in Bowmanville in 1968 when he was 15.

"We have all lived with this for years and we are glad this case is
moving forward," he said.

Training schools were institutions set up and operated by the
provincial government to house and educate thousands of children
between the ages of 8 and 16 who were deemed by the courts to be
"incorrible" or "unmanageable." Children sent to training school
need not have committed any crimes; transgressions such as petty
theft, truancy, or running away from home could land a child in
training school. Many children sent to the institutions came from
abusive or poverty-stricken homes.

A Star investigation published last year revealed that the
provincial government has secretly settled more than 200 individual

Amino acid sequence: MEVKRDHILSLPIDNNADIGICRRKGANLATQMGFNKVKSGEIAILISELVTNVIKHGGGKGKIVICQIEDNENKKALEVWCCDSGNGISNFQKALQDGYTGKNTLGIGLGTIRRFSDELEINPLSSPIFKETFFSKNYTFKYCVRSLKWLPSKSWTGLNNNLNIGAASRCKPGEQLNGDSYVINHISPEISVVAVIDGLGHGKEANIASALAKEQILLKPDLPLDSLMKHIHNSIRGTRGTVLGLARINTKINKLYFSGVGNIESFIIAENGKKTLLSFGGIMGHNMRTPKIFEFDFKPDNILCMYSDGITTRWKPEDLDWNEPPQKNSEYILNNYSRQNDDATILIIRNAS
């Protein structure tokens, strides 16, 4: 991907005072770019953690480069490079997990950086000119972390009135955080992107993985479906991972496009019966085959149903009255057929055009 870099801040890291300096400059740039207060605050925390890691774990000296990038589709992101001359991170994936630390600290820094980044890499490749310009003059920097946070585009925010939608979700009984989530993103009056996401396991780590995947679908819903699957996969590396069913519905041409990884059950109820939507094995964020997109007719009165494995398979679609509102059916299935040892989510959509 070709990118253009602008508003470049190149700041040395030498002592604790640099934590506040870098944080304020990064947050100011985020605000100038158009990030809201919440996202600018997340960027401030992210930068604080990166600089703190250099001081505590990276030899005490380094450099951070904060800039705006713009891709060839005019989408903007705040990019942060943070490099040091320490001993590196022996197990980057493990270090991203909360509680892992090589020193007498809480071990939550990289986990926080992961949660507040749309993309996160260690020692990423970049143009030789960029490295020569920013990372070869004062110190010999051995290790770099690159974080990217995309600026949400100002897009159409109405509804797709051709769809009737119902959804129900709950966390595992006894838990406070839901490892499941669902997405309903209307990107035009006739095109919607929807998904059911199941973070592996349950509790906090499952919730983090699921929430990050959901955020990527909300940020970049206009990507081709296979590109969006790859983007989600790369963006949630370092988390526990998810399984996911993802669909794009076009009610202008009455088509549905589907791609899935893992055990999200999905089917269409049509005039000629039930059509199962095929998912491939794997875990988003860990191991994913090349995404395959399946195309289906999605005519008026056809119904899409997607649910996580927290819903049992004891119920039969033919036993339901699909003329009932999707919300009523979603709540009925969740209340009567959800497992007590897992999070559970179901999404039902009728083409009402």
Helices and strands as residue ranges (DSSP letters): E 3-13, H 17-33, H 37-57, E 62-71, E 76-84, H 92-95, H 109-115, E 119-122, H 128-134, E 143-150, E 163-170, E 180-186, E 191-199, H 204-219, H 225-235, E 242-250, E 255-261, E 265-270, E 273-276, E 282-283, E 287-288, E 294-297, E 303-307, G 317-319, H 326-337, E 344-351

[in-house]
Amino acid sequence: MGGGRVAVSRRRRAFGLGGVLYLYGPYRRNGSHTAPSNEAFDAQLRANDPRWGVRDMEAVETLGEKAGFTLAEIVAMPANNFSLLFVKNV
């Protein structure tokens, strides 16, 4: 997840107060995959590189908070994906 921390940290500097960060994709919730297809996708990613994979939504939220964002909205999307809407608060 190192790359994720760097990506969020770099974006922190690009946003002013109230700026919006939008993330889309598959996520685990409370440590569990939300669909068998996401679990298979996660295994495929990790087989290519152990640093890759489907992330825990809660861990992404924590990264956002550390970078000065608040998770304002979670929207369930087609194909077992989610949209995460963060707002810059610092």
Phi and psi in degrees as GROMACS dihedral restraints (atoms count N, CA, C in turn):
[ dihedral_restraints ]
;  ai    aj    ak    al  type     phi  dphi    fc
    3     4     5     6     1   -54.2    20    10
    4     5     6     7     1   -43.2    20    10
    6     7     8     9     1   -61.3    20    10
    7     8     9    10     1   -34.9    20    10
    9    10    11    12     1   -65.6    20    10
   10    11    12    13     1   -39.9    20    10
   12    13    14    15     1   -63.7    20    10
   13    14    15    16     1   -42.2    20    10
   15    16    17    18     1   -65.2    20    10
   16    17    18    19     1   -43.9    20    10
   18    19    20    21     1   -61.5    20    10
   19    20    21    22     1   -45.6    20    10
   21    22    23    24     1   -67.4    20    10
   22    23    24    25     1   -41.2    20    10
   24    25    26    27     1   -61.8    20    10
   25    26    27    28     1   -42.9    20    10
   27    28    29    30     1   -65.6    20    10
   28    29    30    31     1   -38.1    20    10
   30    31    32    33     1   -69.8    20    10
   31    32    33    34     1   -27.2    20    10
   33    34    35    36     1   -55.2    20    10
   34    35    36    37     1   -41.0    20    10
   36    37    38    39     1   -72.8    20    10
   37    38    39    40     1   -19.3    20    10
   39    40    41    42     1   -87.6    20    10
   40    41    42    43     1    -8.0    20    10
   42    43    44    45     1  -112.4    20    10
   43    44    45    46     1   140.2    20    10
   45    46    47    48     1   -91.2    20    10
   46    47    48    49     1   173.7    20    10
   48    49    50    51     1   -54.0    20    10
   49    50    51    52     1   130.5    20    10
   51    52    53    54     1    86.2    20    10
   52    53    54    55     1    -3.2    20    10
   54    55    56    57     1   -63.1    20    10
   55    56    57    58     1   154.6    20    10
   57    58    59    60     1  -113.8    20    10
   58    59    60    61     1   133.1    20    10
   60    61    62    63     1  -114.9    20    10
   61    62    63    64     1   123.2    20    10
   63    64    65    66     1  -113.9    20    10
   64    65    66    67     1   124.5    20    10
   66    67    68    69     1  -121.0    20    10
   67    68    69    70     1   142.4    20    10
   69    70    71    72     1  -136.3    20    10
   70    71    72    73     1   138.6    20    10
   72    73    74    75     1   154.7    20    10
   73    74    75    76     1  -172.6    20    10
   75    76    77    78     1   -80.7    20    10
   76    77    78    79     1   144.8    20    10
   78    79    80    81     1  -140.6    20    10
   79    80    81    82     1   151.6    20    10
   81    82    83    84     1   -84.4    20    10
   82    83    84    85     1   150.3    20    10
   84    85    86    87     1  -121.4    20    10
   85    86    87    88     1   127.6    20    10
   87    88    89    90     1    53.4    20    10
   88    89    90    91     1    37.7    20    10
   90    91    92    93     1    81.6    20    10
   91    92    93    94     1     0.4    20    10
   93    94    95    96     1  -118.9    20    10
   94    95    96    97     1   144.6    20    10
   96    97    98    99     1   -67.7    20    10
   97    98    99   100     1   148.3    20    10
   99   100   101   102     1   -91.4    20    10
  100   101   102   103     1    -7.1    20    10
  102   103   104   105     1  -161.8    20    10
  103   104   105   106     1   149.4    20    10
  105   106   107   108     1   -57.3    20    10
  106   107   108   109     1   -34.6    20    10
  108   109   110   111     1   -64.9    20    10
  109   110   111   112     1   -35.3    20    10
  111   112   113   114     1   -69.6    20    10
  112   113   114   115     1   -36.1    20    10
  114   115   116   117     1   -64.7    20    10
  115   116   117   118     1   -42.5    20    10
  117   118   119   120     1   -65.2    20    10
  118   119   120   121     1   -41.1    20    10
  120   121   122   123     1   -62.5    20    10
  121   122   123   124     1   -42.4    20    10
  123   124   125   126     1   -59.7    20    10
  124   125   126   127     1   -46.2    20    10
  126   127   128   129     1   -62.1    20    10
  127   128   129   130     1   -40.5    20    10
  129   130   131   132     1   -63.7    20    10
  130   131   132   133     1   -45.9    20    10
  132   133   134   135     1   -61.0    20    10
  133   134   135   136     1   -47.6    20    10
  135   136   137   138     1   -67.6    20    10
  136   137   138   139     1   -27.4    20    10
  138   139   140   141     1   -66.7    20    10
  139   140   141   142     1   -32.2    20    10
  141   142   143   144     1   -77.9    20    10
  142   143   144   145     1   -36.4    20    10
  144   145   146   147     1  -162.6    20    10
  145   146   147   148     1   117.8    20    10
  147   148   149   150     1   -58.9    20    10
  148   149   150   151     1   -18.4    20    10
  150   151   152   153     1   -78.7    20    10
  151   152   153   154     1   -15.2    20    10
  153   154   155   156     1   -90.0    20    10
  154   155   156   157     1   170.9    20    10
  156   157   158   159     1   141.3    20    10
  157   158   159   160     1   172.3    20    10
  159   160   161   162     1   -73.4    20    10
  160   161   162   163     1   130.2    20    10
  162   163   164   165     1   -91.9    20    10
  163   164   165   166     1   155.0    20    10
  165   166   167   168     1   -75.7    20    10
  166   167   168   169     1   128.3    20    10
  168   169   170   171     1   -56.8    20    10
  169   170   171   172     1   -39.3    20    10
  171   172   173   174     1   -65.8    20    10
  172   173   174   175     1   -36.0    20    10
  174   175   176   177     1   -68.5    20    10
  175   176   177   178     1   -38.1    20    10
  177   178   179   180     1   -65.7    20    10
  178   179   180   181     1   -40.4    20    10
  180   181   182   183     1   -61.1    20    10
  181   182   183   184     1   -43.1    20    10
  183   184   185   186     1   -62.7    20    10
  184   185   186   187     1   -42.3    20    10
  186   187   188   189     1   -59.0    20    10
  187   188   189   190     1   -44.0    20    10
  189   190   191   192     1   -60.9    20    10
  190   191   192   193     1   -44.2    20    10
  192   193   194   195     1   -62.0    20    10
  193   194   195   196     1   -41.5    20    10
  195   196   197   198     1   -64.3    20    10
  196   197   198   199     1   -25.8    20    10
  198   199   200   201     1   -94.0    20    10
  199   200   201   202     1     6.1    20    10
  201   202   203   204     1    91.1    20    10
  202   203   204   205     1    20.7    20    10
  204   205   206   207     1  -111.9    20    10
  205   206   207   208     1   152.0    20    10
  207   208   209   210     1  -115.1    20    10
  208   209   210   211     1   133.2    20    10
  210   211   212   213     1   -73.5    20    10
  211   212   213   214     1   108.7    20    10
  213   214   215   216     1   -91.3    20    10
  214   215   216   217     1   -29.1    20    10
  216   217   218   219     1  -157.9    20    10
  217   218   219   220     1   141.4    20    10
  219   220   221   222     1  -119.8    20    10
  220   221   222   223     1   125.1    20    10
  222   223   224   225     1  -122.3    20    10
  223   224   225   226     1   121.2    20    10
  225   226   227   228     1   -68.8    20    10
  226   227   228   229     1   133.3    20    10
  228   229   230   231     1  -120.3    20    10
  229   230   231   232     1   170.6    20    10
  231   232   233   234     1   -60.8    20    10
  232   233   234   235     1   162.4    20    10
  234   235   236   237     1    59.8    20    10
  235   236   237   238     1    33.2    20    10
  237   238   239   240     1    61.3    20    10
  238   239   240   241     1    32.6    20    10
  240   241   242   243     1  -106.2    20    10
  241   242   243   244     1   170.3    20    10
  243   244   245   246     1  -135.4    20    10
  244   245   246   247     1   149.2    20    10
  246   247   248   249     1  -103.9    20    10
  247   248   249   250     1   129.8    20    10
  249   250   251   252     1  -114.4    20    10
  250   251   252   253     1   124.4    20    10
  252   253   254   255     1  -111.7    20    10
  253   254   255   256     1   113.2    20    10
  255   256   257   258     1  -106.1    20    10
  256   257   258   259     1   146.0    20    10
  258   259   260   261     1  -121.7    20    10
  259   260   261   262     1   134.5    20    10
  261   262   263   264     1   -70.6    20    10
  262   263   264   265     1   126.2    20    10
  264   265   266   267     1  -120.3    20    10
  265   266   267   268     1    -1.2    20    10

lawsuits launched by former training school residents who alleged
horrifying treatment at the hands of school employees. Former
students interviewed by the Star alleged they were raped, beaten
and put in solitary confinement by staff members, among other
abuses they say they suffered.

The Star's investigation also revealed that provincial officials
warned the government -- in one case as early as the late 1960s —
that students were being mistreated at the institutions, but that
these warnings appeared to have been ignored. The last training
school closed in 1984.

"The allegations of abuse by the province are quite frankly
shocking," Jonathan Ptak -- jptak@kmlaw.ca -- a partner at Koskie
Minsky and the lead lawyer for the class, said in a statement on
Dec. 4. "We are pleased that the case now has been certified as a
class proceeding, so that we can now litigate this case on the
merits. We will continue to push forward as quickly as possible and
to seek access to justice for the thousands of survivors of the
Ontario training schools."

The next step in the case, he said, will be to return to court to